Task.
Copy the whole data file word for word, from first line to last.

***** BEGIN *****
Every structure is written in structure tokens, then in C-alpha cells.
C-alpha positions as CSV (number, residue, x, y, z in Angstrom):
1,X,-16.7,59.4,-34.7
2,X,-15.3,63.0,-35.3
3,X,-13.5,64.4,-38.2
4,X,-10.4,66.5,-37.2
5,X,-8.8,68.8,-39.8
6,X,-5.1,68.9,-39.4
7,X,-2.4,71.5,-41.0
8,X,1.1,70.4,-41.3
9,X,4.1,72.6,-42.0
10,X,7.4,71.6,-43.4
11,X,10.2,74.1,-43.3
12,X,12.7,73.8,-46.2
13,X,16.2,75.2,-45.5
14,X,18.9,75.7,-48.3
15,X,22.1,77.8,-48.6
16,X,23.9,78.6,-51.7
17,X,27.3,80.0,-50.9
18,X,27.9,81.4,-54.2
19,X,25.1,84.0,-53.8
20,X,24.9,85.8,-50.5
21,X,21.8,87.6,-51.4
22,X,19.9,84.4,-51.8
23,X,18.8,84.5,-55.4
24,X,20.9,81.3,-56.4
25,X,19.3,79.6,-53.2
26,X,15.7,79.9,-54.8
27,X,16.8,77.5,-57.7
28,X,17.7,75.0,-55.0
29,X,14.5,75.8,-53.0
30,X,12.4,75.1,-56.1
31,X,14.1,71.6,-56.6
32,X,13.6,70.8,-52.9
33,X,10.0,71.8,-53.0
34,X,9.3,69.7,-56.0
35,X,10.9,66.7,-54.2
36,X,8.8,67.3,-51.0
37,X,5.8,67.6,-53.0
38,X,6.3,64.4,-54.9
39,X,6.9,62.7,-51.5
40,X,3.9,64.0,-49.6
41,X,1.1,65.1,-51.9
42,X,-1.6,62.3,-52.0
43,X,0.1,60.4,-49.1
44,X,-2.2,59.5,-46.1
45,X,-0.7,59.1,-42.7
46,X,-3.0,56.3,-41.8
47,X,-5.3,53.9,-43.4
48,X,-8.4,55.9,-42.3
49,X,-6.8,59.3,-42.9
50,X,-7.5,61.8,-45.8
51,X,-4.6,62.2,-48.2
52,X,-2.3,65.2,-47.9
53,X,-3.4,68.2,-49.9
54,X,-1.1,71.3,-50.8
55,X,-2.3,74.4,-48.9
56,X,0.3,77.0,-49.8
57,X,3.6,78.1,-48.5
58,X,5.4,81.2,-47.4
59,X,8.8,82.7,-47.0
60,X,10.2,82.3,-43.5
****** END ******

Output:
Every structure is written in structure tokens, then in C-alpha cells.
C-alpha positions as CSV (number, residue, x, y, z in Angstrom):
1,X,-16.7,59.4,-34.7
2,X,-15.3,63.0,-35.3
3,X,-13.5,64.4,-38.2
4,X,-10.4,66.5,-37.2
5,X,-8.8,68.8,-39.8
6,X,-5.1,68.9,-39.4
7,X,-2.4,71.5,-41.0
8,X,1.1,70.4,-41.3
9,X,4.1,72.6,-42.0
10,X,7.4,71.6,-43.4
11,X,10.2,74.1,-43.3
12,X,12.7,73.8,-46.2
13,X,16.2,75.2,-45.5
14,X,18.9,75.7,-48.3
15,X,22.1,77.8,-48.6
16,X,23.9,78.6,-51.7
17,X,27.3,80.0,-50.9
18,X,27.9,81.4,-54.2
19,X,25.1,84.0,-53.8
20,X,24.9,85.8,-50.5
21,X,21.8,87.6,-51.4
22,X,19.9,84.4,-51.8
23,X,18.8,84.5,-55.4
24,X,20.9,81.3,-56.4
25,X,19.3,79.6,-53.2
26,X,15.7,79.9,-54.8
27,X,16.8,77.5,-57.7
28,X,17.7,75.0,-55.0
29,X,14.5,75.8,-53.0
30,X,12.4,75.1,-56.1
31,X,14.1,71.6,-56.6
32,X,13.6,70.8,-52.9
33,X,10.0,71.8,-53.0
34,X,9.3,69.7,-56.0
35,X,10.9,66.7,-54.2
36,X,8.8,67.3,-51.0
37,X,5.8,67.6,-53.0
38,X,6.3,64.4,-54.9
39,X,6.9,62.7,-51.5
40,X,3.9,64.0,-49.6
41,X,1.1,65.1,-51.9
42,X,-1.6,62.3,-52.0
43,X,0.1,60.4,-49.1
44,X,-2.2,59.5,-46.1
45,X,-0.7,59.1,-42.7
46,X,-3.0,56.3,-41.8
47,X,-5.3,53.9,-43.4
48,X,-8.4,55.9,-42.3
49,X,-6.8,59.3,-42.9
50,X,-7.5,61.8,-45.8
51,X,-4.6,62.2,-48.2
52,X,-2.3,65.2,-47.9
53,X,-3.4,68.2,-49.9
54,X,-1.1,71.3,-50.8
55,X,-2.3,74.4,-48.9
56,X,0.3,77.0,-49.8
57,X,3.6,78.1,-48.5
58,X,5.4,81.2,-47.4
59,X,8.8,82.7,-47.0
60,X,10.2,82.3,-43.5